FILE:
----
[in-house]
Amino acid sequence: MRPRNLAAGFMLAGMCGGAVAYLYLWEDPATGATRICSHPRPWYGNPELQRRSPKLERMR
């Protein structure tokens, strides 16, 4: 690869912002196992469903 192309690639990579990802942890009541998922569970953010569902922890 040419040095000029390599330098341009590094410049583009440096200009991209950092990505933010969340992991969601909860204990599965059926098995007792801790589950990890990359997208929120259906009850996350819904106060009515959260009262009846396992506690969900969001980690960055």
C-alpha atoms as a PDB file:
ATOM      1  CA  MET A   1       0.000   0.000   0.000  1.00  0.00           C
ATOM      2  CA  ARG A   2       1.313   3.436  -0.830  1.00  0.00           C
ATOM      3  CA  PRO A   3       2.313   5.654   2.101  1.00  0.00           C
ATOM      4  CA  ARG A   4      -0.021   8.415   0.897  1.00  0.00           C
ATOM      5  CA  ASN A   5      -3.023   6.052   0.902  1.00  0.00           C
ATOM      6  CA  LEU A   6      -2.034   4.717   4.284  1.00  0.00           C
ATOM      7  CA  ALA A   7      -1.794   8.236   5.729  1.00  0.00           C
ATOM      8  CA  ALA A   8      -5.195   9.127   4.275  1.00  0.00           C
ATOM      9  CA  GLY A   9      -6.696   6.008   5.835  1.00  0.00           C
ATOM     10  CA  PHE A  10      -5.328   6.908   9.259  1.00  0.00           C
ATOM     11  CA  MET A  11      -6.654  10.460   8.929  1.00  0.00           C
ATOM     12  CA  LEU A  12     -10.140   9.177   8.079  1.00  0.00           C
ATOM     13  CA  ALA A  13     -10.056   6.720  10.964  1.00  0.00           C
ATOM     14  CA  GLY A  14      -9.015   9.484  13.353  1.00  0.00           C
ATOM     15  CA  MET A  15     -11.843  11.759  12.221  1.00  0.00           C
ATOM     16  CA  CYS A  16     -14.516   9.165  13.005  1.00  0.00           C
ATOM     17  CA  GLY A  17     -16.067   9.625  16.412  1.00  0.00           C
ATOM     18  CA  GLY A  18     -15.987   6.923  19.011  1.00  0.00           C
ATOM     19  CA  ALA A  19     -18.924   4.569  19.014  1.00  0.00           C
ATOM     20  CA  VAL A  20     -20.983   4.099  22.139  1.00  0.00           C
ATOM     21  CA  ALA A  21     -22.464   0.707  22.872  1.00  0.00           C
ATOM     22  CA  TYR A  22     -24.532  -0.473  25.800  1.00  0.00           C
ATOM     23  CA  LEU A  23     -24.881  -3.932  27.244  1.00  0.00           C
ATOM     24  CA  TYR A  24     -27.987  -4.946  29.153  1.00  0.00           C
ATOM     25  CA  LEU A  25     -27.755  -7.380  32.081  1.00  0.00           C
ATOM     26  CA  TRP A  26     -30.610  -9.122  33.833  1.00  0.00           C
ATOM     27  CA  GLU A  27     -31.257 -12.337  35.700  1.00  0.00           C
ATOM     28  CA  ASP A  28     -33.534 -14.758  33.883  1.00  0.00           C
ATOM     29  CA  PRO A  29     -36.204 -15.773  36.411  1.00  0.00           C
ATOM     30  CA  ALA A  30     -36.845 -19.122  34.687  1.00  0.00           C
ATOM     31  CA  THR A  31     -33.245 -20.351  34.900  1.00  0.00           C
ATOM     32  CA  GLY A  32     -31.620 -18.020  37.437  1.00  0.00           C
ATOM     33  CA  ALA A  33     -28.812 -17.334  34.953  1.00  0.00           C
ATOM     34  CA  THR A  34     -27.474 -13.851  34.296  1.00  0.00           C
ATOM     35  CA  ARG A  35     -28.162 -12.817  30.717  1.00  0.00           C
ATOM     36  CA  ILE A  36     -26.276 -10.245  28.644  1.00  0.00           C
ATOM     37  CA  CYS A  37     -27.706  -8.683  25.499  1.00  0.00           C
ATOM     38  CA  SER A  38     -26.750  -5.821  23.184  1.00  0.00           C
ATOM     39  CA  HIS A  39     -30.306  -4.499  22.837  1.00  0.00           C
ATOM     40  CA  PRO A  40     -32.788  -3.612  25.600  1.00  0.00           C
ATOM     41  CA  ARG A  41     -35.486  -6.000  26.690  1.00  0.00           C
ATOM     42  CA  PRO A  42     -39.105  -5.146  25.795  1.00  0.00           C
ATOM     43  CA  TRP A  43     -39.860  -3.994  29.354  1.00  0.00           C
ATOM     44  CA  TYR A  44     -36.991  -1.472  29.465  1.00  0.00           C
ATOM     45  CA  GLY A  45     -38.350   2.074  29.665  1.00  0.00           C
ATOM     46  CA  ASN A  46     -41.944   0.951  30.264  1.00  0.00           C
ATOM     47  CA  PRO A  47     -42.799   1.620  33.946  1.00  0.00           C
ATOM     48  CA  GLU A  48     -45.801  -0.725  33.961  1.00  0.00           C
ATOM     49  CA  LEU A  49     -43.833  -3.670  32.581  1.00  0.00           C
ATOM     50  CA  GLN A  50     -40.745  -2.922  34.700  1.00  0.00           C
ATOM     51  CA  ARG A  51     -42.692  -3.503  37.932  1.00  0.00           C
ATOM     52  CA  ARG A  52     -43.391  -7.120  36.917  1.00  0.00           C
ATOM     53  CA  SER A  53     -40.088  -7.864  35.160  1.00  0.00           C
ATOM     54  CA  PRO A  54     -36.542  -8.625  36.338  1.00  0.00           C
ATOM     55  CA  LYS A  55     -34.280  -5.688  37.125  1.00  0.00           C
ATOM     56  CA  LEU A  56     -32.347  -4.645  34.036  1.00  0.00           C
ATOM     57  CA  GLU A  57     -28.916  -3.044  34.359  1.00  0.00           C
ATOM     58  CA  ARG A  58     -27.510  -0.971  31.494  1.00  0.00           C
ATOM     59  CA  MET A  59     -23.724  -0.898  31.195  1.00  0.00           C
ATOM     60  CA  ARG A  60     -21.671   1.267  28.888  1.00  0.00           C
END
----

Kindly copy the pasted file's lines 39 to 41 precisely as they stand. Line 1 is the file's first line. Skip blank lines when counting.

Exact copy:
ATOM     35  CA  ARG A  35     -28.162 -12.817  30.717  1.00  0.00           C
ATOM     36  CA  ILE A  36     -26.276 -10.245  28.644  1.00  0.00           C
ATOM     37  CA  CYS A  37     -27.706  -8.683  25.499  1.00  0.00           C